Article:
Issaquah youth kicks rare form of epilepsy

January 17, 2012

By David Hayes

At its worst, epilepsy with myoclonic absences caused 1,000 seizures a day

Gabe Uribe, 10, a proficient soccer player, shows his prowess by kicking the ball held by his sister Ava, 7, and his mother Cindy. By Greg Farrar

Cindy Uribe can remember when her 10-year-old son was just 16 months old, turning heads on the soccer pitch.

“We’d gone to the Seattle University’s soccer field for a pickup game. Gabe had an infant’s soccer ball and was dribbling it up and down the sideline,” she recalled. “The adults were amazed by Gabe showing such control at such a young age.”

However, Gabe is just now regaining those promising soccer skills. At age 3, something happened. A bout with a rare form of epilepsy sidetracked all of his motor skills.

A brain disorder begins

Epilepsy is a brain disorder that involves repeated seizures, triggered by changes in the electrical and chemical activity in the brain.

Epilepsy happens more in children than it does in adults, according to Seattle Children’s. While it affects about 1 percent of the general population, about 5 percent of children younger than 5 have epilepsy — or about one in every 20 children under 5.

There are several types of seizures. They include:

  • Myoclonic — brief, shocklike jerks of a muscle or a group of muscles that usually cause abnormal movements on both sides of the body at the same time.
  • Atonic — muscles suddenly lose strength; eyelids may droop, the head may nod, and the person may drop things and often falls to the ground.
  • Tonic — muscle tone is greatly increased and the body, arms or legs make sudden stiffening movements.
  • Clonic — rapidly alternating contraction and relaxation of a muscle — in other words, repeated jerking. The movements cannot be stopped by restraining or repositioning the arms or legs.
  • Tonic-clonic — Also known as “grand mal,” a combined seizure of tonic and clonic characteristics.

“Gabe had them all,” said Gabe’s father Mauricio. “The seizures were so constant, he had to take narcotics to calm his body down.”

At his worst, Gabe was experiencing 1,000 seizures a day.

That finally led to a diagnosis of epilepsy with myoclonic absences. It occurs more in boys.

“After the original diagnosis, we didn’t read much of the literature,” Mauricio said. “A lot of it said the prognosis was almost little chance of survival.”

And many of those who did survive suffered irreparable brain damage, he added.

Cindy said epilepsy with myoclonic absences cannot be treated with conventional medications.

“It probably doesn’t get the attention it deserves because it occurs in only 1 percent of epilepsies,” she said. “But it’s very debilitating.”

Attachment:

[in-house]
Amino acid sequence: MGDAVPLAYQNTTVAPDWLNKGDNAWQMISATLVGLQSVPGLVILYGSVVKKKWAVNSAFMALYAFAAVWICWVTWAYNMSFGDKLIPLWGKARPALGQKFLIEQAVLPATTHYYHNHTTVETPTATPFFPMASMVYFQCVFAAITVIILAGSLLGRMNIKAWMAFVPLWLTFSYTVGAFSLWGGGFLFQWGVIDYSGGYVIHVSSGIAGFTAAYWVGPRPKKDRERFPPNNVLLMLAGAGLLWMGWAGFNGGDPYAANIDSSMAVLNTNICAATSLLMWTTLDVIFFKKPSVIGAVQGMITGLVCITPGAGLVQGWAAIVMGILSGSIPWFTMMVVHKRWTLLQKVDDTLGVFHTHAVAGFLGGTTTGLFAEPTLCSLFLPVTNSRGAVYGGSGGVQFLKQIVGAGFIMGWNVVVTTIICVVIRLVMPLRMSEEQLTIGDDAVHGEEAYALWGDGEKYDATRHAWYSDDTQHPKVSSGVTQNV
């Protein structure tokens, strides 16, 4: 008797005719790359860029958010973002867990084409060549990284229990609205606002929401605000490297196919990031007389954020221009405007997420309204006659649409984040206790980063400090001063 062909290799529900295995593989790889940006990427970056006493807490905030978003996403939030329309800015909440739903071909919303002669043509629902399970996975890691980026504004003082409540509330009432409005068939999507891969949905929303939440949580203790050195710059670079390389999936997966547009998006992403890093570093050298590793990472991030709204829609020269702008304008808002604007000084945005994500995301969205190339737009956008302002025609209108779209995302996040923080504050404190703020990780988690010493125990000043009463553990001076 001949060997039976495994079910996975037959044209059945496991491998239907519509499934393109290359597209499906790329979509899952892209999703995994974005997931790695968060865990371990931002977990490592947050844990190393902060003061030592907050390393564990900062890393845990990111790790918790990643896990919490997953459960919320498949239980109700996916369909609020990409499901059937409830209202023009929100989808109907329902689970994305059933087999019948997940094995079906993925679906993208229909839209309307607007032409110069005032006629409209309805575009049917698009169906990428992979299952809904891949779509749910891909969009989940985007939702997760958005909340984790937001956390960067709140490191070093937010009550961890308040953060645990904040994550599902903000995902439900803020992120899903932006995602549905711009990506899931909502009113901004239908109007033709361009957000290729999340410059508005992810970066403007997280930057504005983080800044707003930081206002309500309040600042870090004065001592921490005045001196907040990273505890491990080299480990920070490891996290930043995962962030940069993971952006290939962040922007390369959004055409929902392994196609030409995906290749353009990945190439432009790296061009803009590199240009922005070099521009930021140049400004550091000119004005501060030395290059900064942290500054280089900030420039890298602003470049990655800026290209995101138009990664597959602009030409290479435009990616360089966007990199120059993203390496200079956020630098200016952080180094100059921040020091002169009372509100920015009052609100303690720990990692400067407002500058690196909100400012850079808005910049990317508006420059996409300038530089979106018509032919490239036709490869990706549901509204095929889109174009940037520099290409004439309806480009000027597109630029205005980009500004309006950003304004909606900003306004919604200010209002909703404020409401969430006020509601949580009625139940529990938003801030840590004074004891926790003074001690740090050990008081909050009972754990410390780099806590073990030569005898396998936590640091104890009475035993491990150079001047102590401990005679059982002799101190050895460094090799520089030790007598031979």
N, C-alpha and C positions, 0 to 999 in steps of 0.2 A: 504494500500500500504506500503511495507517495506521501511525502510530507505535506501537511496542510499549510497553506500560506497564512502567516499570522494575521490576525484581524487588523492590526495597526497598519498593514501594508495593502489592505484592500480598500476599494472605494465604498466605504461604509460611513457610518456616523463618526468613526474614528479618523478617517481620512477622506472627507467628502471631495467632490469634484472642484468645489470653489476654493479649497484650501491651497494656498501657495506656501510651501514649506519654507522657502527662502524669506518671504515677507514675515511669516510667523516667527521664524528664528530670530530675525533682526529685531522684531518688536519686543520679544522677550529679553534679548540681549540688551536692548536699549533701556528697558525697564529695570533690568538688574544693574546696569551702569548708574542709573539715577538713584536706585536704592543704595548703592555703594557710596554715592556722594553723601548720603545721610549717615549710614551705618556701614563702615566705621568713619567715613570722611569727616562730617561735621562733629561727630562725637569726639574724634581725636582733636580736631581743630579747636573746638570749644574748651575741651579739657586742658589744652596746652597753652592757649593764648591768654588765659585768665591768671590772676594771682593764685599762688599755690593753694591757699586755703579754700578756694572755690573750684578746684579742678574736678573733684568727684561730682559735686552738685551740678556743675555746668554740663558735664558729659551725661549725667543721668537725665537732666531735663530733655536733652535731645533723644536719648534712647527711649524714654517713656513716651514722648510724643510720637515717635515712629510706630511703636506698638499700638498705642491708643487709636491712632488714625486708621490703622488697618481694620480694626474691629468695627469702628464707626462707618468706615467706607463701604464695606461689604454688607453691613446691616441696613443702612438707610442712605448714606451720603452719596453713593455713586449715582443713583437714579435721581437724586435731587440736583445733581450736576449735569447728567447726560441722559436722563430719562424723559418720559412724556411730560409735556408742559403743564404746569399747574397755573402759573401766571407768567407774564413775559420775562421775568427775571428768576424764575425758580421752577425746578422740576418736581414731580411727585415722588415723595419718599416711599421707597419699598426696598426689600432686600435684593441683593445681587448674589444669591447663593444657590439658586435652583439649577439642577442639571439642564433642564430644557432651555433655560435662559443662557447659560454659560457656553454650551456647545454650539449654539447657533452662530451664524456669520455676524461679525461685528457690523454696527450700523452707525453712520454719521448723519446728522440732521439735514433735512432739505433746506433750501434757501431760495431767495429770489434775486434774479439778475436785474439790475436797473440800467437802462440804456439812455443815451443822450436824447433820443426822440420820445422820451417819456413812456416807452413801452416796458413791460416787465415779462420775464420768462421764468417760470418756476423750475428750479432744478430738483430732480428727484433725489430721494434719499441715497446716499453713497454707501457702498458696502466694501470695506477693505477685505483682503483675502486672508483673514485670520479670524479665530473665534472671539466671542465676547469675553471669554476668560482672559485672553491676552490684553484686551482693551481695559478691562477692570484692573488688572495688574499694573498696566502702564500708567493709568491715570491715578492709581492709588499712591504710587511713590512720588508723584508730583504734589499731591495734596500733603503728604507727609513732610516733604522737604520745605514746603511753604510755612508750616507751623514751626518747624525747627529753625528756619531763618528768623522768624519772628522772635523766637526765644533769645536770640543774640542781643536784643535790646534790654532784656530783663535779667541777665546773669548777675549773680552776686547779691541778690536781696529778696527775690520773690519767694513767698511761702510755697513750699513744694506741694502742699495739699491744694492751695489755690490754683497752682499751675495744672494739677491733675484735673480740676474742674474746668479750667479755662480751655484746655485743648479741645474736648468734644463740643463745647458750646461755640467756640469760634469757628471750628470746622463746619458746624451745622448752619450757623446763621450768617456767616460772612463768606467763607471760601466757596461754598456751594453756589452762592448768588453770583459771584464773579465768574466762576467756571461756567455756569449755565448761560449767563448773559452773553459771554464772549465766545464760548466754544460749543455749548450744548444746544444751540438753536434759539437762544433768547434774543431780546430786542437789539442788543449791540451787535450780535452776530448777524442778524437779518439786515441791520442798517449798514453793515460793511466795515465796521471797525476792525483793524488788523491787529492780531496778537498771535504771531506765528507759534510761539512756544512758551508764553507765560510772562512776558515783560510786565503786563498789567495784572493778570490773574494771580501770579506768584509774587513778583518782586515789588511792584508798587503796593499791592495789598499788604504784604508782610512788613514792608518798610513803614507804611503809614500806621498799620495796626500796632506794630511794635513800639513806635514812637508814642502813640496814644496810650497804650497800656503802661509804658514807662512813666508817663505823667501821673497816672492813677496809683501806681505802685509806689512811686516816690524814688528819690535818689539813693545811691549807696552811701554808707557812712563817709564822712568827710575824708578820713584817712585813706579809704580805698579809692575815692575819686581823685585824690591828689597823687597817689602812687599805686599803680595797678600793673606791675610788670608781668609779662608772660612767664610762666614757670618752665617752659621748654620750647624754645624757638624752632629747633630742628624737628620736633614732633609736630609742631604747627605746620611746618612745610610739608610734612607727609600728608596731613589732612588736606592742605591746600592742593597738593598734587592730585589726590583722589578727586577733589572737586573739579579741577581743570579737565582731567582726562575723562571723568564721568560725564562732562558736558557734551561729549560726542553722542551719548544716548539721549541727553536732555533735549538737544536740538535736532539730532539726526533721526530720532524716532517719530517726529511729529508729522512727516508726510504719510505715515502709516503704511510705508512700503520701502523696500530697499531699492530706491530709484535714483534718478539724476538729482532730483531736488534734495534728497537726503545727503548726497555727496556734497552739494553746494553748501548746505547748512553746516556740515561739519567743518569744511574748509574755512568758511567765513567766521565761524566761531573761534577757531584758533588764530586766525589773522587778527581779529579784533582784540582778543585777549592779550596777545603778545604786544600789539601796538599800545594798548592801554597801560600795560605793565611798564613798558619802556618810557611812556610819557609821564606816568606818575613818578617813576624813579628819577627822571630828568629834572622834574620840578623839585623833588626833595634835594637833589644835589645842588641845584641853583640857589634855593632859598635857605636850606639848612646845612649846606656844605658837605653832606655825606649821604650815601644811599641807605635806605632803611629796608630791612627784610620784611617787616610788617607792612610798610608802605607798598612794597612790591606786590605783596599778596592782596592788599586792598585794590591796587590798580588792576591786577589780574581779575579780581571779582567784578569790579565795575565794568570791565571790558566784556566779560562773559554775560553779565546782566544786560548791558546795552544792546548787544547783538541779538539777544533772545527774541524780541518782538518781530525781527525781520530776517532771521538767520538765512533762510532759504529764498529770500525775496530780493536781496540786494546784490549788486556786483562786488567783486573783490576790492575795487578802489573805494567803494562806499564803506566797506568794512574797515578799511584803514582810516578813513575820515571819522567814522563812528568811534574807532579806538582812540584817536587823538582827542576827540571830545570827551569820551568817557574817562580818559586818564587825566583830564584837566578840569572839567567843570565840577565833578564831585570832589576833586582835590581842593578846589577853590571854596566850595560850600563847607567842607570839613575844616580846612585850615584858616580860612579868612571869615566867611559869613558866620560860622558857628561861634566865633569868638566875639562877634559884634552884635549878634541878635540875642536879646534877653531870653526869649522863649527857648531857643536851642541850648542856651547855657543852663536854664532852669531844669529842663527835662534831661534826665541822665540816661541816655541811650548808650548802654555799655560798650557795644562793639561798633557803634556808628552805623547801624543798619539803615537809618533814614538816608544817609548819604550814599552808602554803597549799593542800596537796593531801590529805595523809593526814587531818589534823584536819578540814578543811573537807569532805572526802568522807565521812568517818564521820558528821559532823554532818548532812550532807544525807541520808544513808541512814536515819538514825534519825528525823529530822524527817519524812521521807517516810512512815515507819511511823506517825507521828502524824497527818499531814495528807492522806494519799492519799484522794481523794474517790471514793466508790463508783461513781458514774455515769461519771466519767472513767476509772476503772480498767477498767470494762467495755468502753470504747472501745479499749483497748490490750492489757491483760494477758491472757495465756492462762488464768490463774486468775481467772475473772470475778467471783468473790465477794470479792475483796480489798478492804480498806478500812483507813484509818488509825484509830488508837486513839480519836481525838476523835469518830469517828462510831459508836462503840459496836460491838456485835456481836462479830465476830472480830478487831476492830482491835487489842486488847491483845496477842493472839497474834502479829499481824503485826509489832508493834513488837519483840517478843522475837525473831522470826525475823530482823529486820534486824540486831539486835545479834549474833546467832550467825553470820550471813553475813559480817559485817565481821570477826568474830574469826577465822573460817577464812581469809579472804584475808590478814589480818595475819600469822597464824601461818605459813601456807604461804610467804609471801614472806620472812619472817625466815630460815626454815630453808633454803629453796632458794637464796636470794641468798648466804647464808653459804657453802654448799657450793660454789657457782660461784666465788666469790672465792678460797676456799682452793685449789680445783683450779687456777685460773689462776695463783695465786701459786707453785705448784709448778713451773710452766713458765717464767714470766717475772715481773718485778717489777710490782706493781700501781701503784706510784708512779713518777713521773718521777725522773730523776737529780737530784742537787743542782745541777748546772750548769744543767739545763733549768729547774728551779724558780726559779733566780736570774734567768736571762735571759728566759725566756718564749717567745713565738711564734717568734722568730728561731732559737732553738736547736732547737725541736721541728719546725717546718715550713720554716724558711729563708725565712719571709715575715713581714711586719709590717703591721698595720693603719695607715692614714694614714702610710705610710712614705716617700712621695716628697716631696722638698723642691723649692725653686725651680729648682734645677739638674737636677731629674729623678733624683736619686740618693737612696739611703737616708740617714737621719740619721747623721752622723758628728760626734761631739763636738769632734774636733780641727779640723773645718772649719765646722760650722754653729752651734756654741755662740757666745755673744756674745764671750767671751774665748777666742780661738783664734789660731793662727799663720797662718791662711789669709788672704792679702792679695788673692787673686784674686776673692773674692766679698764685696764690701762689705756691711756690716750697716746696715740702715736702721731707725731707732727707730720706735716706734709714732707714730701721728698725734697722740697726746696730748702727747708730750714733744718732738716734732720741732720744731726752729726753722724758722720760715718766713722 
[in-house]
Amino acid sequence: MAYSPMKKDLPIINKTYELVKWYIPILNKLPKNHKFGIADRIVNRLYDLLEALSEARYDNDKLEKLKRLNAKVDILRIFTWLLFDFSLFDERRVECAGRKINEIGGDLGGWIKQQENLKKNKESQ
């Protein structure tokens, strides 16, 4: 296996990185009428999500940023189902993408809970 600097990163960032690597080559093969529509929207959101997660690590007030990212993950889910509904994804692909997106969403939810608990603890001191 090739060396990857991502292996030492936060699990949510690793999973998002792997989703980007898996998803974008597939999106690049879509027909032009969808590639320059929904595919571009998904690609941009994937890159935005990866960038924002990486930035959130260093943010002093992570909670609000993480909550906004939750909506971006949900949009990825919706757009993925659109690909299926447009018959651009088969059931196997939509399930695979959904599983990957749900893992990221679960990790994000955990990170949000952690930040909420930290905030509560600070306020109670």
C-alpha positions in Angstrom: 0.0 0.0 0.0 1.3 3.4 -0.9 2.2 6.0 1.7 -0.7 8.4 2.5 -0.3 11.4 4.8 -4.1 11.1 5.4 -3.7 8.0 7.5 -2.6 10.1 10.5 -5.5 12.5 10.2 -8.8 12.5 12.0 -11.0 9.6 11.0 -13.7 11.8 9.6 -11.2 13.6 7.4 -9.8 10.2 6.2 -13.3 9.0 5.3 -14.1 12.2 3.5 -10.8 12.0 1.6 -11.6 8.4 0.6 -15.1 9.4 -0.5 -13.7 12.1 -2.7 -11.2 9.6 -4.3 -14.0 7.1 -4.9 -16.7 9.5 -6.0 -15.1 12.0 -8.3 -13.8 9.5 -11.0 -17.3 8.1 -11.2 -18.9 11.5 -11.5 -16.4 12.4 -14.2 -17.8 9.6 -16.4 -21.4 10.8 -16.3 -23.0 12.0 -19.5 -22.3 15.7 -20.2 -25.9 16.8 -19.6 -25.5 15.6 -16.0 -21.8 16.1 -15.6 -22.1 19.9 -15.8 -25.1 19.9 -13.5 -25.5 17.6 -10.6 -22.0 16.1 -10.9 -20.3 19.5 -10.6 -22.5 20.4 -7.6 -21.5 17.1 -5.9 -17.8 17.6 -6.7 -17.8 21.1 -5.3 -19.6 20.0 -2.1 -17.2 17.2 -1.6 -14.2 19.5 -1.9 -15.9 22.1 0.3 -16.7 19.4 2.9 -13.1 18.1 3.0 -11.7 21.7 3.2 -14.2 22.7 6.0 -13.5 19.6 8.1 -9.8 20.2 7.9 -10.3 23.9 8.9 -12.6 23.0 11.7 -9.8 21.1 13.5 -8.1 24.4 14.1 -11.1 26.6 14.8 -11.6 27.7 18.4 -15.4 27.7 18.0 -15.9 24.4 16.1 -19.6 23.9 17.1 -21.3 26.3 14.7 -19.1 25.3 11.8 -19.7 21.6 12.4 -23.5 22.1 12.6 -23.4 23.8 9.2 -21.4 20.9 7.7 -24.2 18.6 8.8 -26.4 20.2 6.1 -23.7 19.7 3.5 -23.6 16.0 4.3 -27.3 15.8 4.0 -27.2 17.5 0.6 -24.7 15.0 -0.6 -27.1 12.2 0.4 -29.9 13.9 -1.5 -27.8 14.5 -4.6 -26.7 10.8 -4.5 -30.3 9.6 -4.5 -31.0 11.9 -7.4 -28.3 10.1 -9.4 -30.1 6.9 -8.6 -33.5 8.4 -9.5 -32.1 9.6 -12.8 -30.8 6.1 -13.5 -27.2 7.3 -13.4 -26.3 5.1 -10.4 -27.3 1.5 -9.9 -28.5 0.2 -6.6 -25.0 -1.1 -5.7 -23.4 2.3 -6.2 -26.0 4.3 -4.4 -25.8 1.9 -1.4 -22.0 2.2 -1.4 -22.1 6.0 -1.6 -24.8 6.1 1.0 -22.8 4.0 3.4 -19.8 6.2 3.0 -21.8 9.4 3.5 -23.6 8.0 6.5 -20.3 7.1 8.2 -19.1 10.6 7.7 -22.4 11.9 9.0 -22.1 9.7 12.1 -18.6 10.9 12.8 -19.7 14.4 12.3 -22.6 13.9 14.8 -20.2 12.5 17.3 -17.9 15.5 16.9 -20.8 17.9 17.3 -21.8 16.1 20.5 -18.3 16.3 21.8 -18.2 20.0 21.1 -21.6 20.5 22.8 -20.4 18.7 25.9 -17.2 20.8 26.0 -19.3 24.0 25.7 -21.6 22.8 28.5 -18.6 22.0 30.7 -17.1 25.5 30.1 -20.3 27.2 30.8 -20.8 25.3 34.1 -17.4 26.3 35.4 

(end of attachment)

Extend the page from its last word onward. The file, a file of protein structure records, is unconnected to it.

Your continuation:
Medications and a miracle diet

At the illness’ worst, Gabe was being given a revolving door of medications. At its best, the medications reduced his seizures from 1,000 a day to just 50.

While both Cindy and Mauricio considered that a blessing, it still was too many for a developing boy already way behind his peers.

Because Gabe wasn’t a candidate for surgery, his parents were reading up about any other solutions. They heard about a diet that their neurologist highly recommended they give a try — the ketogenic diet. Essentially, it’s an extreme version of the Atkins diet. Cindy said that with the help of a dietician, Gabe was kept on a 90 percent fat diet, with 5 percent proteins and 5 percent carbs.

“He ate a lot of butter and cream,” she said.

They even had to monitor his toothpaste, as it, too, has some amounts of sugar.

“His 4th birthday cake was the worst,” Cindy said. “It was baked cream with Splenda.”

Then, a funny thing began to happen — the diet was working. Just a week after beginning, Gabe had just six seizures. By age 5, the seizures were gone and he was off the diet.

His parents remember the date well.

“His last seizure was Aug. 23, 2005,” Cindy said. “It was fast and furious. His epilepsy ended as quickly as it began.”

Gabe had to spend the next few years making up his developmental setback in therapy — occupational, speech and physical. Sports were a slow reintegration process. They discovered gymnastics actually helped with the big muscle groups.

After years of daily visits to specialists, it was almost meant to be that the soccer team Gabe ended up on in the Issaquah Soccer Club was Seattle Children’s.

“I was excited when I saw Children’s on the uniform,” Gabe said. “That’s why I turned out for Gunners league.”

The league and team were perfect for Gabe, as they emphasized having fun over winning. Cindy said Gabe still has to work very hard to keep up with his peers, but that won’t stop him.

“I like the determination he has,” she added. “But we don’t push him to score.”

“Which I do a lot,” Gabe emphasized.

David Hayes: dhayes@isspress.com or 392-6434, ext. 237. Comment at www.issaquahpress.com.

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